Side events for the seventh Session of the African Regional Forum for Sustainable Development (ARFSD) kicked off virtually Thursday with the Economic Commission for Africa (ECA) hosting one on the African Continental Free Trade Area-anchored Pharmaceutical Initiative focusing on lessons learnt and experiences in the continent’s quest to manufacture and meet its own pharmaceutical needs.
The initiative was launched in November 2019 with the aim of improving the accessibility, quality, and safety of medicines and medical products in Africa. The side event was moderated by the Chief of the Regional Integration Section at the ECA, Mr. Francis Ikome, who underlined that “we cannot aspire to achieve the sustainable development goals (SDGs) and Agenda 2063 if the population of Africa is unhealthy.”
In his welcome remarks, Mr. Stephen Karingi, Director of the Regional Integration and Trade Division, said the main objective of event was to share key lessons and experiences which demonstrate a demand gap by women and offers business opportunities for the private sector through the aggregation of African countries into a single market by the African Continental Free Trade Area (AfCFTA).
For her part, Ms. Jane Karonga, an Economic Affairs Officer with the ECA, said the aim of the pharma initiative was to promote sustainable social and economic growth through the realization of the Pharmaceutical Plan for Africa (PMPA), leveraging on the AfCFTA with a focus on SDG 1 on poverty reduction, SDG 3 on good health and well-being and SDG 17 on partnerships.
Responding to questions on the effects and challenges of COVID-19 on the availability of essential medicines on the continent, the WHO’s Regional Office for Africa’s representative, Dr. Iasatou Sougou, said a key lesson learnt from the pandemic was how ‘extremely difficult and even impossible’ it was for low-income countries to individually procure and negotiate appropriate prices at the international market for supplies.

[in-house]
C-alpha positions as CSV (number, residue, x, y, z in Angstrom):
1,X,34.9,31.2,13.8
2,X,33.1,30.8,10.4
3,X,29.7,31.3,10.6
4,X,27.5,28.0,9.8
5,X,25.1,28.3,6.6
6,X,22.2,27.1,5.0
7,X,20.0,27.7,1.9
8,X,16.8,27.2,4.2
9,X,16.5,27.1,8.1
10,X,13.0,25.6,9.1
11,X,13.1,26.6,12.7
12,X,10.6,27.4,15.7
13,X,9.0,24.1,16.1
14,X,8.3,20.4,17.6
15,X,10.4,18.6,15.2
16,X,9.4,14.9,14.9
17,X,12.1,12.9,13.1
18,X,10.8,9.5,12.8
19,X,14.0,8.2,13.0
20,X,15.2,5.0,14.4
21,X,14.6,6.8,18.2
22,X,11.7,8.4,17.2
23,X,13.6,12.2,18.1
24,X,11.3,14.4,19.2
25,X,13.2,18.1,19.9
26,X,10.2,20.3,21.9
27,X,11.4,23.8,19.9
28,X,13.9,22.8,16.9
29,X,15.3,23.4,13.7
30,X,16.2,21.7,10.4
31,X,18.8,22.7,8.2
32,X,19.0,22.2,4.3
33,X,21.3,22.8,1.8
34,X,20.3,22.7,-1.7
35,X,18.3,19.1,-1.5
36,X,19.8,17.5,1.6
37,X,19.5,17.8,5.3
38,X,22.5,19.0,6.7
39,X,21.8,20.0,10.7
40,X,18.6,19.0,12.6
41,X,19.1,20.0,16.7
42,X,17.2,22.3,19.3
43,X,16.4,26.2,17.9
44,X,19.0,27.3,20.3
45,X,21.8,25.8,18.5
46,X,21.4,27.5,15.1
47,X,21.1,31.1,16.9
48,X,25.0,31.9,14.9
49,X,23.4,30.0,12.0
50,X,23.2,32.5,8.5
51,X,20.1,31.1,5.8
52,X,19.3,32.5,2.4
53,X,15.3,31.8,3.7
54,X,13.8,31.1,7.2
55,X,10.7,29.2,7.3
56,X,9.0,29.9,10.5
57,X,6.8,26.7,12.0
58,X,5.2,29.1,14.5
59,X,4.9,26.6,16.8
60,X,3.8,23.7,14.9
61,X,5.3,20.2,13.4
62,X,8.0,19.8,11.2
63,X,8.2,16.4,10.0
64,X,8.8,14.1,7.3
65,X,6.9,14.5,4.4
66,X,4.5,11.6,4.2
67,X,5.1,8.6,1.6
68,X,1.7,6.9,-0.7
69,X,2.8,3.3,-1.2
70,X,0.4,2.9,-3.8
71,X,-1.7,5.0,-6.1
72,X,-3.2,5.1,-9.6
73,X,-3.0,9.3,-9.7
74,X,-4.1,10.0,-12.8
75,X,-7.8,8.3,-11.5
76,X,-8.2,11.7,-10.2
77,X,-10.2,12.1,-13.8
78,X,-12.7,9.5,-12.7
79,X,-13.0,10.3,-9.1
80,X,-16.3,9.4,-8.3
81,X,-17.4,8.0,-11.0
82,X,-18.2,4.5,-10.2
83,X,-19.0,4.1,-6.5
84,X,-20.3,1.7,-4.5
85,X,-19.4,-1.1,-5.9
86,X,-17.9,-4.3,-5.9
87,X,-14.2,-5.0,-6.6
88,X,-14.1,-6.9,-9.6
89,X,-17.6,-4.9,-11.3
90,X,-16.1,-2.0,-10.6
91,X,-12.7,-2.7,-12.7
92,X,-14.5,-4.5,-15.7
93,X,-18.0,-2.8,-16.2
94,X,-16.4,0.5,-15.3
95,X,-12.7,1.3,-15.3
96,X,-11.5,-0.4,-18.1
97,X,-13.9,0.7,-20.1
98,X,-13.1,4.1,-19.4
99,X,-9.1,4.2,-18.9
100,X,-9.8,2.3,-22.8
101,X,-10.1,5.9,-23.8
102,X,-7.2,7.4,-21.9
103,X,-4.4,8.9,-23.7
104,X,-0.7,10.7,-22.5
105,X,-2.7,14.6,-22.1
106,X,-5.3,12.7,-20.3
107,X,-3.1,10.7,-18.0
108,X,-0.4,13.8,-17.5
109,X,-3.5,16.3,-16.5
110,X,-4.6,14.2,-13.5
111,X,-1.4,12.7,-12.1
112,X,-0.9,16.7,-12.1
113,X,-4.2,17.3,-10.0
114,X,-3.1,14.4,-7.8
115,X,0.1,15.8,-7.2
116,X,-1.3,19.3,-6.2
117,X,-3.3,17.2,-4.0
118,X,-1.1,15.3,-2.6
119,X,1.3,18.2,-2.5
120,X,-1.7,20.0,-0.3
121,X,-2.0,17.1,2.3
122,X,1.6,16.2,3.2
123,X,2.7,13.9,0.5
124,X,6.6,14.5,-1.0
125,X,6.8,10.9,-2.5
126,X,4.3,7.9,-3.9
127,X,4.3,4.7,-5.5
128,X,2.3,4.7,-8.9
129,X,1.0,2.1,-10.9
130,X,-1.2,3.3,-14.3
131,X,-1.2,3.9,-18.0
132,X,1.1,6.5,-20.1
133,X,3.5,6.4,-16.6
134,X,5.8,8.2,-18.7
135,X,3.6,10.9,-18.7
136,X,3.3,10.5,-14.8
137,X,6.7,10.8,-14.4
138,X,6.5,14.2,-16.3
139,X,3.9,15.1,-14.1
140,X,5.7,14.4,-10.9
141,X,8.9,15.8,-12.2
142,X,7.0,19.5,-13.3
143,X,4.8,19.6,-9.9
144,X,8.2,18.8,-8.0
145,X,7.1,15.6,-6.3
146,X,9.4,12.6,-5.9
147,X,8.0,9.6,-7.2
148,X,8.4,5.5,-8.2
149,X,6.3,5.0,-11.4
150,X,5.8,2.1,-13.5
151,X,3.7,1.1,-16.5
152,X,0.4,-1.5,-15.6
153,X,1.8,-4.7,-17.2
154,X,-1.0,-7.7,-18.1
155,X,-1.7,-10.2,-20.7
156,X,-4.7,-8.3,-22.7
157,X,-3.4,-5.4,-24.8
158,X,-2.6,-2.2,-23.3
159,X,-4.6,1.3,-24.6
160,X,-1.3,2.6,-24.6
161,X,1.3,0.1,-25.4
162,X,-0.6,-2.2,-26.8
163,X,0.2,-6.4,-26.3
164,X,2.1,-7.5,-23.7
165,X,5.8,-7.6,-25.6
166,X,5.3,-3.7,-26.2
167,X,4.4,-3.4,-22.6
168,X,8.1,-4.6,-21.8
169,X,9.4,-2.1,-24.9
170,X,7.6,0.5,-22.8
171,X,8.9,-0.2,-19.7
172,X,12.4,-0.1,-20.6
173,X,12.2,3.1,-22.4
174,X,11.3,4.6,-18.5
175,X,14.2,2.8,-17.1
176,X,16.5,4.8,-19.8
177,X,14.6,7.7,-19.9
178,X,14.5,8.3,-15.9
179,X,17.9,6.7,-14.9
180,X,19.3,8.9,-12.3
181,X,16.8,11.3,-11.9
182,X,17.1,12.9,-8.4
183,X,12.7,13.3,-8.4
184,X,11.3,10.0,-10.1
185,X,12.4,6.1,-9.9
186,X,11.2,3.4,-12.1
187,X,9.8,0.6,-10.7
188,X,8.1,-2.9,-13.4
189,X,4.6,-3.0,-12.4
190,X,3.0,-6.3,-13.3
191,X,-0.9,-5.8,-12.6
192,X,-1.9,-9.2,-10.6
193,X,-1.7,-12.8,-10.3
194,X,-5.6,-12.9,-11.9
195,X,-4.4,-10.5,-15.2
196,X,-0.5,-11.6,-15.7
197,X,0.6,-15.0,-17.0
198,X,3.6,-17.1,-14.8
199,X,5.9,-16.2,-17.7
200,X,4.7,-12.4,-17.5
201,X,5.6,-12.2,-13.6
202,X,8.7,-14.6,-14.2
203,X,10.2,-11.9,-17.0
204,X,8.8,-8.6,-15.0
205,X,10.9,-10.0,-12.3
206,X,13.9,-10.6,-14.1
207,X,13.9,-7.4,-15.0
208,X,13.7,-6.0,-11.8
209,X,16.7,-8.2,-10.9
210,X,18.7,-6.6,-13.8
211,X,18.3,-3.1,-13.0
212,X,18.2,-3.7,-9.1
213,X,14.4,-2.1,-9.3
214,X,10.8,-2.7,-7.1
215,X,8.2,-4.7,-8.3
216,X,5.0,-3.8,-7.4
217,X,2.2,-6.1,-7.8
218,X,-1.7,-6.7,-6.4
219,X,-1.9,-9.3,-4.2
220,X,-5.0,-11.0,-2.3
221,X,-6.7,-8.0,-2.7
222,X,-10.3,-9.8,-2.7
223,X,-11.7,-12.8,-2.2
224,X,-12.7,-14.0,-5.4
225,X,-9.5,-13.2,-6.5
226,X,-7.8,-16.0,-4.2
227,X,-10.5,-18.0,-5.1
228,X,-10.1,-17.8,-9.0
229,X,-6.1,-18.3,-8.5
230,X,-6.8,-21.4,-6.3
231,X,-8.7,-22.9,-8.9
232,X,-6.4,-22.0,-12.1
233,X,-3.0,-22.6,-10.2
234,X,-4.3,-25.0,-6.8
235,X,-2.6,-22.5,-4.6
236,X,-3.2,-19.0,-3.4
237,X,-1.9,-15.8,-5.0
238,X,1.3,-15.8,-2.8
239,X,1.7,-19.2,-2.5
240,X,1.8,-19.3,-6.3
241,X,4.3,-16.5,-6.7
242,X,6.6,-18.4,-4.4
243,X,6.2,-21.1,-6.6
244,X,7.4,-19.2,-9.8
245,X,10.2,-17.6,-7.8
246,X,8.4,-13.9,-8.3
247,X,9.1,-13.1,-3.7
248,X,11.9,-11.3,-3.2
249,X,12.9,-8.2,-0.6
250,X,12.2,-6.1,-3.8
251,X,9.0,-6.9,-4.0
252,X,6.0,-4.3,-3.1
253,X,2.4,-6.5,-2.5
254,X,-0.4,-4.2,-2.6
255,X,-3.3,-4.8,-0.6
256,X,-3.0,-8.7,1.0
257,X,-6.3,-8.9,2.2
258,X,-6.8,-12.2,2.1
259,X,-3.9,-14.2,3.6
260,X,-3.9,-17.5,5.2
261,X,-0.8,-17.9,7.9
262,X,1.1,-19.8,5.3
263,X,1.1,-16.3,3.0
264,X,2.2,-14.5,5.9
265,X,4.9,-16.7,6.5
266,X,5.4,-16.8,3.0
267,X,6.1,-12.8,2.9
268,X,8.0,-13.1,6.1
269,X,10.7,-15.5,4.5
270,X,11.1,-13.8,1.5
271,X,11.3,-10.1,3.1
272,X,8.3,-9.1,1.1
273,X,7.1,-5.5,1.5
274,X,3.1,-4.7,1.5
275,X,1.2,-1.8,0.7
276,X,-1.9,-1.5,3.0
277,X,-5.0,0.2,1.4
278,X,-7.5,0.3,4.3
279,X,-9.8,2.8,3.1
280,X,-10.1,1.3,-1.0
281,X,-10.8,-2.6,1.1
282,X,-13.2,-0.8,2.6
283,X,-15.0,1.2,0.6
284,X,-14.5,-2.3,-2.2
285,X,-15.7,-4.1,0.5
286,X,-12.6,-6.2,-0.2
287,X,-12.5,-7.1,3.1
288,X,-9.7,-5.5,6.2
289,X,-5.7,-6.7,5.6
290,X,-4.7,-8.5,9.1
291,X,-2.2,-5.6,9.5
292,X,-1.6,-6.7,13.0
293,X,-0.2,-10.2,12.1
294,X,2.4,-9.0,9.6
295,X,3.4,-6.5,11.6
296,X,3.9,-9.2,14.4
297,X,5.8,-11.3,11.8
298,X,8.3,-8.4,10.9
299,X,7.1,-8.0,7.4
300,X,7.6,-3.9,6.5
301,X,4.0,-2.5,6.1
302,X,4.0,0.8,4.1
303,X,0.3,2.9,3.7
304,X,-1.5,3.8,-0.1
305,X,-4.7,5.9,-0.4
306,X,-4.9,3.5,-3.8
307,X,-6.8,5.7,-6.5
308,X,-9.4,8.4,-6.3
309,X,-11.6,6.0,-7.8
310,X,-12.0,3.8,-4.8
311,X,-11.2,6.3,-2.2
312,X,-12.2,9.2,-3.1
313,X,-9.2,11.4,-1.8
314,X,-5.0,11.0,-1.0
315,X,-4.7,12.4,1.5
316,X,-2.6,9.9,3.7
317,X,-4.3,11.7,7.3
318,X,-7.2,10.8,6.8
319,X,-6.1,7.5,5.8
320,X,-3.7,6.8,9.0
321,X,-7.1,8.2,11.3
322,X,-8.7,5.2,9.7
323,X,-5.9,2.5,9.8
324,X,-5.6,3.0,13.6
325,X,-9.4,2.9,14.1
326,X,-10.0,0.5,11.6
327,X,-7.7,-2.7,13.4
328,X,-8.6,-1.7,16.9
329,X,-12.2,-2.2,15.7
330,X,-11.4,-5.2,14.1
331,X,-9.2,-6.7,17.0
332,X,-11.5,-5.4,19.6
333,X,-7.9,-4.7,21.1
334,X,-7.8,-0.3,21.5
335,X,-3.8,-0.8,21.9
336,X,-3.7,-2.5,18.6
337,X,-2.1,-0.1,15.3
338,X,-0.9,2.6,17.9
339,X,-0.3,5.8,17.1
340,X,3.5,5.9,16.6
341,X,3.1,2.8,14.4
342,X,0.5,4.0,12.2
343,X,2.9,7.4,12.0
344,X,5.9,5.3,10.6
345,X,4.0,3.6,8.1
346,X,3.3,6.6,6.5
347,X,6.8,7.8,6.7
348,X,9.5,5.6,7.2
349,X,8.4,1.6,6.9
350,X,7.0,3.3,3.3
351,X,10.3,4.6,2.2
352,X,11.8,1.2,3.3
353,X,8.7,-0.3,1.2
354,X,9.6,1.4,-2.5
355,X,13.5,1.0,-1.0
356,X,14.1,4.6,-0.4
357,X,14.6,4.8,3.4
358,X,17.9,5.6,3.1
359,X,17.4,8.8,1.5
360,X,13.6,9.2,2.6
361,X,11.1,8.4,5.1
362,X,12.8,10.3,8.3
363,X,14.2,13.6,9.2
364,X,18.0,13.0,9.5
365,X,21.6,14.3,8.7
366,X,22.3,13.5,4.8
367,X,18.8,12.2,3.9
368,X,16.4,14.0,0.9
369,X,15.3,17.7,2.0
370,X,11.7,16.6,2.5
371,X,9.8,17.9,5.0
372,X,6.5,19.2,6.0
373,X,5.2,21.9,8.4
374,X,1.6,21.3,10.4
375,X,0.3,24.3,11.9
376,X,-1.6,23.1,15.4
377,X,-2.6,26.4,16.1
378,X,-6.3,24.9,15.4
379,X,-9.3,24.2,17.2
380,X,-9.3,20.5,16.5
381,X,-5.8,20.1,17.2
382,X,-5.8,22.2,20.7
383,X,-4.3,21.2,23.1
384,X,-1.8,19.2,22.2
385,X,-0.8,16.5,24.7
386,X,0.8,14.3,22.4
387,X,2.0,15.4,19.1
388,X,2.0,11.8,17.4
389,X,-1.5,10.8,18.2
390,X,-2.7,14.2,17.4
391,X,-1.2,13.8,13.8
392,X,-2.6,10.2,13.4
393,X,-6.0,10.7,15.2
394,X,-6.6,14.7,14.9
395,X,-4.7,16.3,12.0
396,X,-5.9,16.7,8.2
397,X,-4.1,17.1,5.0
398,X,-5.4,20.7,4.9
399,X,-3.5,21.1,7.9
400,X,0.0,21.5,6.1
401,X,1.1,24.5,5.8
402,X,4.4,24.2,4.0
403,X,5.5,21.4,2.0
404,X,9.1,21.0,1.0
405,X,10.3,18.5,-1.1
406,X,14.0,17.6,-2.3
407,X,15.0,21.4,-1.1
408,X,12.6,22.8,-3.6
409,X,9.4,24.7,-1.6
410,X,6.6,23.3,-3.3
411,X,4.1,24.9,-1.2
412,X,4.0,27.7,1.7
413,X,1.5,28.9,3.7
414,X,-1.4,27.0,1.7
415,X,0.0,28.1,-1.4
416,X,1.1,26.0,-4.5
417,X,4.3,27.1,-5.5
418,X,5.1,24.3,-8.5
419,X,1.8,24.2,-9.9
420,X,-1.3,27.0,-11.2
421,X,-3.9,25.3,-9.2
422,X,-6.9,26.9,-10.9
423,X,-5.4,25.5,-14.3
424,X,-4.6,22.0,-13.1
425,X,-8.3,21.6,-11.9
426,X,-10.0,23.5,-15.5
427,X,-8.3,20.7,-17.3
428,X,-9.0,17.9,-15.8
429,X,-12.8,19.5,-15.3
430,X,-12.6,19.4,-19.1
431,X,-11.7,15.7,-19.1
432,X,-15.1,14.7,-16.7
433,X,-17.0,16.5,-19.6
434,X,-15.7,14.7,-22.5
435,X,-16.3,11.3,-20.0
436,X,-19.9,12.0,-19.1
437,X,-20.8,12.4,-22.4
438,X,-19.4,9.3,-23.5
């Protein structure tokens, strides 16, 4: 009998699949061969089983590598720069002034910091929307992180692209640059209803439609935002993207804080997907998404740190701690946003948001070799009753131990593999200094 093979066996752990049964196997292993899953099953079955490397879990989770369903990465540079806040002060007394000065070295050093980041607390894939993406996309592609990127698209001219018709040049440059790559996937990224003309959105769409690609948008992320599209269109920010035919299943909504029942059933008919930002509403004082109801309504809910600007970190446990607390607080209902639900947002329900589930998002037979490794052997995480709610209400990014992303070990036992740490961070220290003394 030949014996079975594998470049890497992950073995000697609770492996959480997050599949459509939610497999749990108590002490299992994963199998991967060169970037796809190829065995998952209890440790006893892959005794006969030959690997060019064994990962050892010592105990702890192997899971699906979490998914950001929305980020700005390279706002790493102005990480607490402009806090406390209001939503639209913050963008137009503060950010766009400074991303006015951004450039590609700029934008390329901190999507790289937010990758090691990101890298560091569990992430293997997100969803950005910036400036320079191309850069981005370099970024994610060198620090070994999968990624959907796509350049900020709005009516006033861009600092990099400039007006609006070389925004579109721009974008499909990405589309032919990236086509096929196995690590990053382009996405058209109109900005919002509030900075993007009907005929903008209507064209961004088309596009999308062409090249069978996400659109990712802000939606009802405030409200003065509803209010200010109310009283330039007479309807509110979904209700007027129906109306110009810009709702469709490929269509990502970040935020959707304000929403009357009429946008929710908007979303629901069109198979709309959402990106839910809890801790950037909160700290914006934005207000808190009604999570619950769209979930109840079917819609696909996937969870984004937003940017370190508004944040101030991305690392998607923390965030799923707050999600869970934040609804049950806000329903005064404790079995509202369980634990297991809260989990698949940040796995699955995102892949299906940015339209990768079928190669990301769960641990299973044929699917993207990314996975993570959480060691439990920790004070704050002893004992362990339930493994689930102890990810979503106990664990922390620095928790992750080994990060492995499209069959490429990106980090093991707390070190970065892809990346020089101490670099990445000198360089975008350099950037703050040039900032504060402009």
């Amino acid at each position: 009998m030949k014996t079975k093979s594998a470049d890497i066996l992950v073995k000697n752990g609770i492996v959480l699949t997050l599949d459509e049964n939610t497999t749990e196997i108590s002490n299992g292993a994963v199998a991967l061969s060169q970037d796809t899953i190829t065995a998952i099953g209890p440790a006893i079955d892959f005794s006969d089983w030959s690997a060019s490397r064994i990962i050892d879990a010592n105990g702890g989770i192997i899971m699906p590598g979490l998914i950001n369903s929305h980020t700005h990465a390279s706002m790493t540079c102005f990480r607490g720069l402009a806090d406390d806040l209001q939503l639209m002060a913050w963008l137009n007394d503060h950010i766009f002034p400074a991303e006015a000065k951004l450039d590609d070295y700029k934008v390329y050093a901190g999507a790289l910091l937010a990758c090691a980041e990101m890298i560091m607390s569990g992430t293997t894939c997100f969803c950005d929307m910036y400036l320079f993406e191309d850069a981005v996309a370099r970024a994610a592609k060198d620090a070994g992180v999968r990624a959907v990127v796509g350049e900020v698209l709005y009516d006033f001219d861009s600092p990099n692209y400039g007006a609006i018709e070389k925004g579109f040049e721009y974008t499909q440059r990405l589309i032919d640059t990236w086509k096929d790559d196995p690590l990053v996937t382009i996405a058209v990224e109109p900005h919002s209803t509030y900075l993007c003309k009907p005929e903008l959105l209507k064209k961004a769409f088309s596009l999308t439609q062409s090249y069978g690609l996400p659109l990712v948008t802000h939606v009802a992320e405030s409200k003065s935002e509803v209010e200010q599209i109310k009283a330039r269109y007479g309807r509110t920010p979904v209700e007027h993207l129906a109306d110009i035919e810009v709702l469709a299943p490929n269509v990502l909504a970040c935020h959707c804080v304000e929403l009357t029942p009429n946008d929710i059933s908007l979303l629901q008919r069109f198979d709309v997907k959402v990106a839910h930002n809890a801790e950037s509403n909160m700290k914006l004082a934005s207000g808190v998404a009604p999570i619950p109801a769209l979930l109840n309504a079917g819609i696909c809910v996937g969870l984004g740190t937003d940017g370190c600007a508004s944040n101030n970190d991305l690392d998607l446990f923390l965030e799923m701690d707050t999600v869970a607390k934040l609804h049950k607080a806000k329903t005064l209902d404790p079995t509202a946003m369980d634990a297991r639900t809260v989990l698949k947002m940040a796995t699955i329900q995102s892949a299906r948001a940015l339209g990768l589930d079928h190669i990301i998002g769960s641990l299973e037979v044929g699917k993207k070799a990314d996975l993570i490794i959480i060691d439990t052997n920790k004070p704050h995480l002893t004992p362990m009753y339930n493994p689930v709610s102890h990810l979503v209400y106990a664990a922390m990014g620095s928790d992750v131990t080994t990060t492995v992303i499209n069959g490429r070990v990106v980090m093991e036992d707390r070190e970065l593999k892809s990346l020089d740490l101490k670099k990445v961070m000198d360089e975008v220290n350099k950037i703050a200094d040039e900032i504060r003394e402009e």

The African Union Development Agency (AUDA-NEPAD) representative, Ms. Margaret Ndomondo Sigonda, for her part said the limited regulatory capacity of African countries was one of the major challenges hindering the continent’s access to much-needed medical products and commodities.
She added that AUDA-NEPAD had a joint programme that provides an enabling environment for local production and supports countries through the Regional Economic Communities (RECs) to streamline their regulatory processes by harmonizing requirements for registration as part of their mandate to facilitate the implementation of the PMPA.
Addressing the role of the private sector in leveraging technology in the health sector, Dr. Anastasia Nyalita, CEO CLUBS Ambassador, said technology, knowledge, skills and the cost of compliance were opportunities that should be explored by the private sector to help improve the quality of Good Manufacturing Practices (GMPs).
She added pharmaceutical industries on the continent have a critical role to play in ensuring there are safe drugs on the continent.
Responding to questions on how digital technologies have been helping to mitigate the impact of COVID-19, Mr. Alex Gisagara from Rwanda said his government was using robots to collect vitals such as body temperature to reduce infection rates between health workers and patients.
The side event brought together representatives of UN agencies, the African Union Commission, AUDA-NEPAD, State and non-State actors and international NGOs to share technical experiences and solutions in furthering knowledge for improving Africa’s access to quality pharmaceuticals and COVID–19 pandemic related commodities.
The ECA works in collaboration with AUC, AUDA-NEPAD, WHO, UNIDO, UNICEF and other partners to promote the AfCFTA-anchored Pharmaceutical Initiative.